The Presidency and Ideologies of Andrew Jackson Essay

The Presidency and Ideologies of Andrew Jackson Essay

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Andrew Jackson’s Ideologies and presidency engulf a large part of the 19th century. In his plight to rid the country of corruption he not only transformed the American system, but he also motivated others to reform society. Robert Remini’s stated that “reformers were intent on raising the life of man by putting it in harmony with his idea of the Beautiful and the Just.” This statement truly explains the different reforms that develop politically, economically, socially, and culturally during the Jackson era. This paper had talk about the changes made during the Jacksonian Era’s and explain how the reform’s had aided and injured the United States society.
Reforms in Politics
Political reforms during the Jackson era occurred to stopped corruption, limit the size of government, and to expand as well as protect the rights of the people. During the Jackson era more people were giving the right to vote. The right to vote was extended to all white males. This was one of the first steps Jackson used to fight against corruptions. Jackson wanted the United States of America to move from a Marxist society into a democratic society. The formation of the two- party system protected the rights of the people and fought against corruption as well. With the two-party system the democratic society was quickly forming and was an aid to fight against corruption within the government administration. Jackson also made major political changes in the government system through the spoil system, nullification crisis, and Maysville Road veto. With each change his political control over government was strengthen and ridiculed.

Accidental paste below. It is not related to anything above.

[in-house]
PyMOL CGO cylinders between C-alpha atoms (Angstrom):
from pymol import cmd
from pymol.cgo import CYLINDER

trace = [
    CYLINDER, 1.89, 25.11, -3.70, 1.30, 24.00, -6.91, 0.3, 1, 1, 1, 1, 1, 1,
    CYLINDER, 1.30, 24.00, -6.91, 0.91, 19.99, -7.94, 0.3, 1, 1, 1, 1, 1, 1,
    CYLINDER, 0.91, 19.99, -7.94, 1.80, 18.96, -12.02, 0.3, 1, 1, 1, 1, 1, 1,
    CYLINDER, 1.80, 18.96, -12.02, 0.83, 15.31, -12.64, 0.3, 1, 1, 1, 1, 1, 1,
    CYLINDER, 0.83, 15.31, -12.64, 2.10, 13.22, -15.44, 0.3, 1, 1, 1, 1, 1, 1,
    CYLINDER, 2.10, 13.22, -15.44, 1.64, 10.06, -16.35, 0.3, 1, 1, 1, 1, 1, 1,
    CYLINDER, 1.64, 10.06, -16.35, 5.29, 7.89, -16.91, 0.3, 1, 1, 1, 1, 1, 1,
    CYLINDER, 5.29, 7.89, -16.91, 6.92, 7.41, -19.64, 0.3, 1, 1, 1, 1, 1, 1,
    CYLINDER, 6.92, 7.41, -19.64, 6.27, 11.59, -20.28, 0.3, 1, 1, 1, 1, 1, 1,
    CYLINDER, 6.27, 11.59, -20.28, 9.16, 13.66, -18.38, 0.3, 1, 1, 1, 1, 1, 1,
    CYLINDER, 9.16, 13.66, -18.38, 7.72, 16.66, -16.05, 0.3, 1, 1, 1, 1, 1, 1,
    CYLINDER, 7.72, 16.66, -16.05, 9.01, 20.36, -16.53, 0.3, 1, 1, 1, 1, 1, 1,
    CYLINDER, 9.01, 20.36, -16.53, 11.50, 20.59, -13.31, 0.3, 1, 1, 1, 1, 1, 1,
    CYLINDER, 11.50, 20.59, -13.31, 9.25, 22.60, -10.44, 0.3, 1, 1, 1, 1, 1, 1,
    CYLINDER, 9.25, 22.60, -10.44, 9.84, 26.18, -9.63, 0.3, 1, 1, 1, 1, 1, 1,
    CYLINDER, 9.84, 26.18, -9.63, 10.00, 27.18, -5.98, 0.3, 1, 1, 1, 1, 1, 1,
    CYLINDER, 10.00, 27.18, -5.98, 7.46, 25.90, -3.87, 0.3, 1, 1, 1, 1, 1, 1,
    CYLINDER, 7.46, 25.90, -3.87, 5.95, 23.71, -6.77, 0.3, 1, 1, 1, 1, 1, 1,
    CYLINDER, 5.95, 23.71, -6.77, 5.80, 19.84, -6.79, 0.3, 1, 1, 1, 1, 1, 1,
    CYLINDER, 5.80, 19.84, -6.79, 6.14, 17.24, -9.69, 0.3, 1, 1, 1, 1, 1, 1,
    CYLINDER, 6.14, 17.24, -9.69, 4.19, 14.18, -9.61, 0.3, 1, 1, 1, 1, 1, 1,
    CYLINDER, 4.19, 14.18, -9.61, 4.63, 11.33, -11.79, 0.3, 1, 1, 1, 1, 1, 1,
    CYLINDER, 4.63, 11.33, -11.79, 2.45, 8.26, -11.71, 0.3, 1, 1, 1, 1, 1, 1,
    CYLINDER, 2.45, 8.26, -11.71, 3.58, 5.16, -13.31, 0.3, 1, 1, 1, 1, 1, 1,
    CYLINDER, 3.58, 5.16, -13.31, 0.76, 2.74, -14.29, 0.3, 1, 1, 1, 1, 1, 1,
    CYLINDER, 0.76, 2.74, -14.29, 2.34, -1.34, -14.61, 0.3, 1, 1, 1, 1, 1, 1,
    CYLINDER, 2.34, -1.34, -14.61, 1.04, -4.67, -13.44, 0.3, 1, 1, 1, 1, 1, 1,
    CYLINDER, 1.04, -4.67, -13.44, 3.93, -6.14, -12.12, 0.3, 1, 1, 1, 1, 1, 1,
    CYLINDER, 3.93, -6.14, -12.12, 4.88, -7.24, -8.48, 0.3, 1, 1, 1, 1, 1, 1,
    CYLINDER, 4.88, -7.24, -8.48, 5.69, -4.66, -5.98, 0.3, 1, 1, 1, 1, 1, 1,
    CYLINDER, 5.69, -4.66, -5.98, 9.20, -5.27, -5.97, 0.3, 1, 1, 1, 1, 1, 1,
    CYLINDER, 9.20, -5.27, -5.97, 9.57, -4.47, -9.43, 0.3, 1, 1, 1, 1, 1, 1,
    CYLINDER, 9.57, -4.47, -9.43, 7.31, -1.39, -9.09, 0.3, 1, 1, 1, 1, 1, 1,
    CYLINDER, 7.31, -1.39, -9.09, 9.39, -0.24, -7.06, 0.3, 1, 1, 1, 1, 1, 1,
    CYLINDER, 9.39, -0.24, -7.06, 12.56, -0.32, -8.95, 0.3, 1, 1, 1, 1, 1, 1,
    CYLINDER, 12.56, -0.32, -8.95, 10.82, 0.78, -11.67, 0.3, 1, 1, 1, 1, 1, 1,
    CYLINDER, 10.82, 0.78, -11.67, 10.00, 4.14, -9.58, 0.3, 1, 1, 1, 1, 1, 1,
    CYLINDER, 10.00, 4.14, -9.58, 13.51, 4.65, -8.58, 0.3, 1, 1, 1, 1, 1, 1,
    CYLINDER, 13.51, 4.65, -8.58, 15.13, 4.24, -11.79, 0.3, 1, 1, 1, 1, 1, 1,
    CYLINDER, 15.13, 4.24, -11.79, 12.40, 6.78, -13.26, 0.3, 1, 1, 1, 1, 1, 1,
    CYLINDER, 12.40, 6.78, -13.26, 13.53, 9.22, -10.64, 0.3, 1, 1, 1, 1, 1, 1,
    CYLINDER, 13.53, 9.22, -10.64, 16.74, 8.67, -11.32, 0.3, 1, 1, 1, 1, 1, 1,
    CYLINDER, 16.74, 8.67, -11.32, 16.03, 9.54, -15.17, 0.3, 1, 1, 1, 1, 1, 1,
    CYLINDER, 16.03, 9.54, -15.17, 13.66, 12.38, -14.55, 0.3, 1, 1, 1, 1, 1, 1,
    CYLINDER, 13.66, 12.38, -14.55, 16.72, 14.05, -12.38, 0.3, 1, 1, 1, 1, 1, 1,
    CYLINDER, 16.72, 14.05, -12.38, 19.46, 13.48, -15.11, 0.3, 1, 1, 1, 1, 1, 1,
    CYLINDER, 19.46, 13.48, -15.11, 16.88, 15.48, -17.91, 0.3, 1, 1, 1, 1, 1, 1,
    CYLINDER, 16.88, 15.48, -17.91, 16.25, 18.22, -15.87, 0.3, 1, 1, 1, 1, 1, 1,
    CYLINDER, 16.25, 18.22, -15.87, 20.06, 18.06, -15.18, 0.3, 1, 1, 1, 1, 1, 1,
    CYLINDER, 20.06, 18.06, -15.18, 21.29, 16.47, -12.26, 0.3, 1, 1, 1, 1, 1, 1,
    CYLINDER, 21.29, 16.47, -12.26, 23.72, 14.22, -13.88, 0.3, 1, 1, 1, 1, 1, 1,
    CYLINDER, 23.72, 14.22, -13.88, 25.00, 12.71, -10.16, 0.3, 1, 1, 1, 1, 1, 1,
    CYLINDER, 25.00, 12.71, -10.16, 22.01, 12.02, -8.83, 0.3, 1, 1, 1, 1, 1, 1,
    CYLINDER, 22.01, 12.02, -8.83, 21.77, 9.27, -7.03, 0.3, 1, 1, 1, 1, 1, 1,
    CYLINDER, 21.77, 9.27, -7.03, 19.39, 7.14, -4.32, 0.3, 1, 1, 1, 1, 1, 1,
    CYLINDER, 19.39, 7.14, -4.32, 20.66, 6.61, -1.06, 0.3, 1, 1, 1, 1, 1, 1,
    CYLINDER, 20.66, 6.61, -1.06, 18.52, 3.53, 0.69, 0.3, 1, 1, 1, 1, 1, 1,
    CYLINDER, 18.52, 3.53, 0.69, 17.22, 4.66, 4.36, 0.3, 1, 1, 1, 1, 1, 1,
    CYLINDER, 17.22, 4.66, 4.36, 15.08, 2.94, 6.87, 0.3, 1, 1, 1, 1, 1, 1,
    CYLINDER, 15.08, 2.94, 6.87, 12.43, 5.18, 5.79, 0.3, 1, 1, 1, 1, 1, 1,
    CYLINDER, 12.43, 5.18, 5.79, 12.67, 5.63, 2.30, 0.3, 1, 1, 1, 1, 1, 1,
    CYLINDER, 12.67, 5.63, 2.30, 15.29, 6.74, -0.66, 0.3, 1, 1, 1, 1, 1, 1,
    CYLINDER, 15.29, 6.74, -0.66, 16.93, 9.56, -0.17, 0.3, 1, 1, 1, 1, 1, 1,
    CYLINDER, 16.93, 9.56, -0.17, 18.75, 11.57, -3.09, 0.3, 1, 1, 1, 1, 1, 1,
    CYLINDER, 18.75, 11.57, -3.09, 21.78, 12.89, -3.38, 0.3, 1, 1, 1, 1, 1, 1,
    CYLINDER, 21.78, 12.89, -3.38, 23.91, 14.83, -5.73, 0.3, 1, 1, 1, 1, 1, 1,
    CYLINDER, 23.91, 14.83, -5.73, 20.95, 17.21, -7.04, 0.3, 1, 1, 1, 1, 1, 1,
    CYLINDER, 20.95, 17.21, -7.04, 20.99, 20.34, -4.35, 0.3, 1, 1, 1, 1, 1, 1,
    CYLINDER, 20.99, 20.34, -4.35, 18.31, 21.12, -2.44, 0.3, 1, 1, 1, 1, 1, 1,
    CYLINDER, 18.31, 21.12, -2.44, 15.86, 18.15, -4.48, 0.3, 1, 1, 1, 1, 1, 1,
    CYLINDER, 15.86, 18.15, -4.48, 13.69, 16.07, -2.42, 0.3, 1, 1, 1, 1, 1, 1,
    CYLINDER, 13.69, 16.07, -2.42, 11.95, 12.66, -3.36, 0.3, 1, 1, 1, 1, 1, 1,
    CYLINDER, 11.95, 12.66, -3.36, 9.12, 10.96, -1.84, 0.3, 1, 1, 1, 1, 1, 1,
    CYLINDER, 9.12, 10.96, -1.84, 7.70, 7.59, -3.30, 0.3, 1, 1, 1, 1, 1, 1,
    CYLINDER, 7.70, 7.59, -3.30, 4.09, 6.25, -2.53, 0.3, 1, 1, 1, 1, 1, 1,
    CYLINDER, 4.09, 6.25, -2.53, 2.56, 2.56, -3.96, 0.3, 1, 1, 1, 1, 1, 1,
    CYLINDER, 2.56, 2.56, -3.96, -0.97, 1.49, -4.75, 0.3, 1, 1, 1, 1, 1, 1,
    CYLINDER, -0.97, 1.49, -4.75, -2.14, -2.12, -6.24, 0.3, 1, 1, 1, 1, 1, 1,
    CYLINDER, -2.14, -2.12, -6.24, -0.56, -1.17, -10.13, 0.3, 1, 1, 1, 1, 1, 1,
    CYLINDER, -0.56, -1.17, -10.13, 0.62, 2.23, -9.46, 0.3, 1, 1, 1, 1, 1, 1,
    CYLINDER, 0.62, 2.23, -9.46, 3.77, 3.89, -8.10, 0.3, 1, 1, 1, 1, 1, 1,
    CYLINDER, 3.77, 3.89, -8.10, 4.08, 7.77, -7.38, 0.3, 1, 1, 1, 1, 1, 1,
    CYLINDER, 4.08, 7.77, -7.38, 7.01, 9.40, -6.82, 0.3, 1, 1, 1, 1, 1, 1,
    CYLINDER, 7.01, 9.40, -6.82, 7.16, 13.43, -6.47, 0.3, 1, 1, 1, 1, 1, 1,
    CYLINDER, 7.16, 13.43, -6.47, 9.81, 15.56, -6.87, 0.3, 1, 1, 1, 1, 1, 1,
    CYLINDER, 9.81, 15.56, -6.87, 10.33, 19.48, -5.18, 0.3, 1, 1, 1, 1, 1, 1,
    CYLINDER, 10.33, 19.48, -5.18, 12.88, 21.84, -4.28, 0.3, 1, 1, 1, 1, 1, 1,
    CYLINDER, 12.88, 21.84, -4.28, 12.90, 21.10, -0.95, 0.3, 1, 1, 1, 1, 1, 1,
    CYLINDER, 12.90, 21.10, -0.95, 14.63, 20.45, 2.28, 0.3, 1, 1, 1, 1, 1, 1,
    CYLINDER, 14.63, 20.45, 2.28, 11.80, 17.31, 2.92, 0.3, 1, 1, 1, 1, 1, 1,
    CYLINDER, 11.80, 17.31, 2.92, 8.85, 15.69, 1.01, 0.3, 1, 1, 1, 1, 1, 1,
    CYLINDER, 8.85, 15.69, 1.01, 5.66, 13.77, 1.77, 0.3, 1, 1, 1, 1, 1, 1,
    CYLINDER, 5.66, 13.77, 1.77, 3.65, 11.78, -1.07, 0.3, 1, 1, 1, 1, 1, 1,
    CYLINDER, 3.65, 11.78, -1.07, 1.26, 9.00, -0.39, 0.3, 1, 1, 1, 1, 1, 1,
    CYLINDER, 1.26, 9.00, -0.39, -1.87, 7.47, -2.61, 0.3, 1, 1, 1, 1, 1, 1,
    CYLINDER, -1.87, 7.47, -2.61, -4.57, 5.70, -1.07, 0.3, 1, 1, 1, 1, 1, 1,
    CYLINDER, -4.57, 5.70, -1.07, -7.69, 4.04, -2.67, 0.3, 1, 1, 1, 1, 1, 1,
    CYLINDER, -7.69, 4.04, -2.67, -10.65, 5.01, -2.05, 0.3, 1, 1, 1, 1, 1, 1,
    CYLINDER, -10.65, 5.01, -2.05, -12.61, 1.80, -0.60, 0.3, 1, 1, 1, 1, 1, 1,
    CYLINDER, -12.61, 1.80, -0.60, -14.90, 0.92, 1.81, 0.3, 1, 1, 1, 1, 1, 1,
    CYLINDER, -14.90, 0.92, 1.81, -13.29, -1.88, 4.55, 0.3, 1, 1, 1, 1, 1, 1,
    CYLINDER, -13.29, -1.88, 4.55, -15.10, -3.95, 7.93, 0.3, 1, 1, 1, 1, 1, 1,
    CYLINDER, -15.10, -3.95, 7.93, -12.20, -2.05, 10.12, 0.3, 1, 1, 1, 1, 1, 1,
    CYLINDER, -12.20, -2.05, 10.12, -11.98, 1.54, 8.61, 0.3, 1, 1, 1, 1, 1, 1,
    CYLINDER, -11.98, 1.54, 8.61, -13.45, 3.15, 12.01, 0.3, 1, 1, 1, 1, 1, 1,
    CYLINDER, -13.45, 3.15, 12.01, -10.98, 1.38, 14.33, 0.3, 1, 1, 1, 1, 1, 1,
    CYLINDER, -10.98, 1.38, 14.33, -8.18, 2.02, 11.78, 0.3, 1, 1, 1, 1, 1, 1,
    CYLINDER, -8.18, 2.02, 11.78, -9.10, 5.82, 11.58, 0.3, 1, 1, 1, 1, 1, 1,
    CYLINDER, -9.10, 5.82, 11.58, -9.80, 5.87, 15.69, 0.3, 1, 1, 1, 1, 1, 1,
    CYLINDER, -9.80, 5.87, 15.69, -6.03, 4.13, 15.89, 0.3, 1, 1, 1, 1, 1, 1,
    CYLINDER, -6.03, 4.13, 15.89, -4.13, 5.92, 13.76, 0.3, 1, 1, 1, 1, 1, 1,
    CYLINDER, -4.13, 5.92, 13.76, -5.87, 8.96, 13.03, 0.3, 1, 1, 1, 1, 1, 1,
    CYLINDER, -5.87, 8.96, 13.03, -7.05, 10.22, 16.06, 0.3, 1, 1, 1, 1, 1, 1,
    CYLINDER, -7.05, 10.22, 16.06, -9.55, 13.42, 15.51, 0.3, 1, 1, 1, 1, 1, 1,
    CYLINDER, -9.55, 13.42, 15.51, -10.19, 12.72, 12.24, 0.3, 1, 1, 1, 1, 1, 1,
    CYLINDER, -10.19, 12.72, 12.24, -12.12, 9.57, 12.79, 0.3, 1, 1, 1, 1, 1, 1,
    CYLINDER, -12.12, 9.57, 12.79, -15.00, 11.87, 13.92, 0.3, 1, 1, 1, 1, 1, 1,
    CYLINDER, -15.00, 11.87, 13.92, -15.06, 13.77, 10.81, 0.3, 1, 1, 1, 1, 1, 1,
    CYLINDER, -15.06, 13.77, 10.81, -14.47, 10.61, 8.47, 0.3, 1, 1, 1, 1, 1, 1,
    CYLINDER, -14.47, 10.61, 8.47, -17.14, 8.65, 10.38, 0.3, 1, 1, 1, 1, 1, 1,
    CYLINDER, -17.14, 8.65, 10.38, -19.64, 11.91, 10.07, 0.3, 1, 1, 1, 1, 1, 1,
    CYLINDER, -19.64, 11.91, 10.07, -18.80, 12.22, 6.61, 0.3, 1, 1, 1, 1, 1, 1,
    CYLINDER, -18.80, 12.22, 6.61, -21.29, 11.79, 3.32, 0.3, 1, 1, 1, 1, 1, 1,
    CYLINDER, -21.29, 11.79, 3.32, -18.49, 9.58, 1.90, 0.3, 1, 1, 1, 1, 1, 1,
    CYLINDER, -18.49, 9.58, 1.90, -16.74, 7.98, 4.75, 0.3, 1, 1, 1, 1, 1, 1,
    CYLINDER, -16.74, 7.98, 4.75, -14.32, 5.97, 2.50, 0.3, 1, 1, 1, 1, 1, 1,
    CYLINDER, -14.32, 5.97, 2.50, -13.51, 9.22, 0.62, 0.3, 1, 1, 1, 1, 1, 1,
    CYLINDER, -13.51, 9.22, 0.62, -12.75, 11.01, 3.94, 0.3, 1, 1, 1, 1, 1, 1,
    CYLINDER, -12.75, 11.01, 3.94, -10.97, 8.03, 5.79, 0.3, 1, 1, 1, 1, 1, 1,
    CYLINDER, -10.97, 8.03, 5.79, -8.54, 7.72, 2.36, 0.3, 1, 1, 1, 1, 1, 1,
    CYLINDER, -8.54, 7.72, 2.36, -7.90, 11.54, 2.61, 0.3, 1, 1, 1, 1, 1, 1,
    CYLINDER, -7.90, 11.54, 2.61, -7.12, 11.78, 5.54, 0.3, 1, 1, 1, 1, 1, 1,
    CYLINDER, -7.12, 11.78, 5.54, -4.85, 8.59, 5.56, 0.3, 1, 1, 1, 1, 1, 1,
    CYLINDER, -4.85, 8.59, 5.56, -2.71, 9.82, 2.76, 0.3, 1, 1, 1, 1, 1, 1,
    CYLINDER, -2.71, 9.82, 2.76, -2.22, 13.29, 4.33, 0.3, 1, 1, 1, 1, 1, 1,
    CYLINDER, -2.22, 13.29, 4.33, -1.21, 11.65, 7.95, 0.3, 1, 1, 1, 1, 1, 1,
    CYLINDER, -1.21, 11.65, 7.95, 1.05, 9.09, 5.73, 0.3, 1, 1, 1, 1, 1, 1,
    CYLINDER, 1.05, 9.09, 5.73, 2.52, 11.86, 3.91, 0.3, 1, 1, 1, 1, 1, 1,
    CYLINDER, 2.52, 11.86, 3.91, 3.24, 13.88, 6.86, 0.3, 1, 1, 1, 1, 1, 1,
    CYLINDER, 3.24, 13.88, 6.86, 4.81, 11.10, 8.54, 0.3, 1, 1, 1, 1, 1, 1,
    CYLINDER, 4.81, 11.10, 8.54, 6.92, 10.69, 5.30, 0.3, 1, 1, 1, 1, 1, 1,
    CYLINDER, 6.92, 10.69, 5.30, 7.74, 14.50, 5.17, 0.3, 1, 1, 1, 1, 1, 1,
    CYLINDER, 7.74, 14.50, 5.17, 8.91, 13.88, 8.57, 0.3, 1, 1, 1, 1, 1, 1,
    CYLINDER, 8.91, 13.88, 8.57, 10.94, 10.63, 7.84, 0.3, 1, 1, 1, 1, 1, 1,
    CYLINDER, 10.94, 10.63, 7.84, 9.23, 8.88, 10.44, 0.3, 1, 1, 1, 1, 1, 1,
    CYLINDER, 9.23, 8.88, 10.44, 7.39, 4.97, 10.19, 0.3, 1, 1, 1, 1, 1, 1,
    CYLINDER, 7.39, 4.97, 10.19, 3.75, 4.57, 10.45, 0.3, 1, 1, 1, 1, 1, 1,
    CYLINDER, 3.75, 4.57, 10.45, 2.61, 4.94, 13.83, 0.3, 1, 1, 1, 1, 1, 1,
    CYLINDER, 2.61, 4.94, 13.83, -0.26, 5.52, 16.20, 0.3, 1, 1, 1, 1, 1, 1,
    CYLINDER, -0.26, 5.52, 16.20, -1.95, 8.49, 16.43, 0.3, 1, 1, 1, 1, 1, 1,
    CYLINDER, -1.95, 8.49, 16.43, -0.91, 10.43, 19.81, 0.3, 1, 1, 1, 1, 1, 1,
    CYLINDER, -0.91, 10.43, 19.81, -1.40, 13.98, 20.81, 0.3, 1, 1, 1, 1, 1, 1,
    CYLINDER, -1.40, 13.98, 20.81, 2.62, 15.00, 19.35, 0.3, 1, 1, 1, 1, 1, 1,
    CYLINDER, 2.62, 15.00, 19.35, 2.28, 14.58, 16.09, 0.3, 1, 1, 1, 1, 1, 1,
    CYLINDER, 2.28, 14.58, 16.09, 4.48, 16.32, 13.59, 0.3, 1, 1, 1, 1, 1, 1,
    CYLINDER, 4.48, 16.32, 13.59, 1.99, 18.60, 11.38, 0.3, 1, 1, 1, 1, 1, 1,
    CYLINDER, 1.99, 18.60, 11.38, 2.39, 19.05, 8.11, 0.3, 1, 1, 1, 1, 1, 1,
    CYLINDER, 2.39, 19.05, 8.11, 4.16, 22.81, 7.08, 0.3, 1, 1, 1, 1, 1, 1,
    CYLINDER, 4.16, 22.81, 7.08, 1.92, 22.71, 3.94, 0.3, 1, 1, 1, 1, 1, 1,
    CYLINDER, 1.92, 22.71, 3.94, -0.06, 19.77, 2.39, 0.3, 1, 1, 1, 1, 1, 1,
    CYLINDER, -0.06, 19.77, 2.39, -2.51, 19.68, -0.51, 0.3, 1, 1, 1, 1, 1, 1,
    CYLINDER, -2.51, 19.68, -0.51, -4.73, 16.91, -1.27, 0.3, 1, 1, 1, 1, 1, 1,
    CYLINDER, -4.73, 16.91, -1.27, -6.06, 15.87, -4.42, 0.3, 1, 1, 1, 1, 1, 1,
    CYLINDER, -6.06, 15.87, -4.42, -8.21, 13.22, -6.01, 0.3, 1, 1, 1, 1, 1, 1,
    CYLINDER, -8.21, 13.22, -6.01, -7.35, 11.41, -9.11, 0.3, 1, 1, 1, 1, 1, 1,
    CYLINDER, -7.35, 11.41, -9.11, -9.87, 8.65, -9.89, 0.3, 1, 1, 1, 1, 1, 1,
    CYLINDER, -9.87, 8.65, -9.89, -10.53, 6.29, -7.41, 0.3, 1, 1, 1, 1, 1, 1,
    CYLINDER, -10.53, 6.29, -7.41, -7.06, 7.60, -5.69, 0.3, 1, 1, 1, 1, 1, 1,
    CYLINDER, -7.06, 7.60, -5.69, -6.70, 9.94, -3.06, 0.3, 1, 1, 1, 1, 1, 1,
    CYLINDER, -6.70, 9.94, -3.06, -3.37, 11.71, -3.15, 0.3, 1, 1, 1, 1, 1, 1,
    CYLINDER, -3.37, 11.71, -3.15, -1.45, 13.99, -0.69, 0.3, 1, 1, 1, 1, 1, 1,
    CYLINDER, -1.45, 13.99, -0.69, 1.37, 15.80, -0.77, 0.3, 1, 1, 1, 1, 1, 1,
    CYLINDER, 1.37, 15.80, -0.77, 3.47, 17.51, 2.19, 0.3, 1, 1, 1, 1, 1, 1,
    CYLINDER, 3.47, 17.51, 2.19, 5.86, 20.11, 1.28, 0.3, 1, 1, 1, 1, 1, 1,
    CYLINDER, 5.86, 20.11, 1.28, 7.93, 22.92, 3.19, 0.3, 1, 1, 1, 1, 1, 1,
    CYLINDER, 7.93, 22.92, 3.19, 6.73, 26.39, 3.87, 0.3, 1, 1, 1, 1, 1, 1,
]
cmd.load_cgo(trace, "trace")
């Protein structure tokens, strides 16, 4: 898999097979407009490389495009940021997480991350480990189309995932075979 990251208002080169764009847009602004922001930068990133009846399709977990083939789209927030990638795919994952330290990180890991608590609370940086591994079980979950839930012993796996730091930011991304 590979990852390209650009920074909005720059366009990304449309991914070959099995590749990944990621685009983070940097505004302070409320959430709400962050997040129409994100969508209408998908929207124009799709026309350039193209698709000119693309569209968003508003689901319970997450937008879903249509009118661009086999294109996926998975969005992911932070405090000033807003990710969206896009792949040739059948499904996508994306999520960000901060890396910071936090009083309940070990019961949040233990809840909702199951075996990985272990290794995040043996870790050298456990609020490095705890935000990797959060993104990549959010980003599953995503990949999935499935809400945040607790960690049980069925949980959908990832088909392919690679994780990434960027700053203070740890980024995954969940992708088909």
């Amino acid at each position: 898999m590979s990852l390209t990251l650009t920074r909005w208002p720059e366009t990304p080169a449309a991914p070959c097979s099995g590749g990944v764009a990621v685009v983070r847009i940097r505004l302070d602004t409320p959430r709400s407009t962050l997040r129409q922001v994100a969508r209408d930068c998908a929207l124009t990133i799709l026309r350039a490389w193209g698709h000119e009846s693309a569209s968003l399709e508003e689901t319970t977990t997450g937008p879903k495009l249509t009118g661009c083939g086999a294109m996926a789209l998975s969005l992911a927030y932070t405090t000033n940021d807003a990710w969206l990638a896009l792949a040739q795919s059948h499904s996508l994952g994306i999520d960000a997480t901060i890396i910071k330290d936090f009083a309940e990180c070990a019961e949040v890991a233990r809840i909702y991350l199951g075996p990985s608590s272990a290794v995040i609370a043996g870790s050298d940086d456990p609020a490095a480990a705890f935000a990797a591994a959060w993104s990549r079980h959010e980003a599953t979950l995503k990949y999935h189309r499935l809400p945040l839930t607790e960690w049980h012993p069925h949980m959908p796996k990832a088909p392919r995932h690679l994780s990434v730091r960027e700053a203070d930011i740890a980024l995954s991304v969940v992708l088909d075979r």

The Whig party was the second political group that was formed around the early 19th century and they were totally against m...


... middle of paper ...


...ty to make it better. This piece showed how reforms helped and harmed the American systems politically, economically, socially and culturally. In doing this, the country inversely became more industrial and materialistic, by default.



Bibliography
Bernstein, Iver. “Moral Perspective and the Cycles of Jacksonian History.”Journal of Policy History 6, no. 2 ( 1994): 260-271.
Earle, Jonathan H., and Sean Wilentz, eds. Major Problems in the Early Republic, 1787-1848. 2nd ed. Boston: Houghton Mifflin Company, 2008.
John, Paul E., and Sean Wilentz. The Kingdoms of Matthias: A Story of Sex and Salvation in 19th- Century America. New York: Oxford University Press,1994.
Remini, Robert V. The Jacksonian Era. 2nd ed. Wheeling: Harlan Davidson Inc., 1997.
Watson, Harry L. Liberty and Power: The Politics of Jacksonian America.1990. Reprint, New York: Hill and Wang, 2006.

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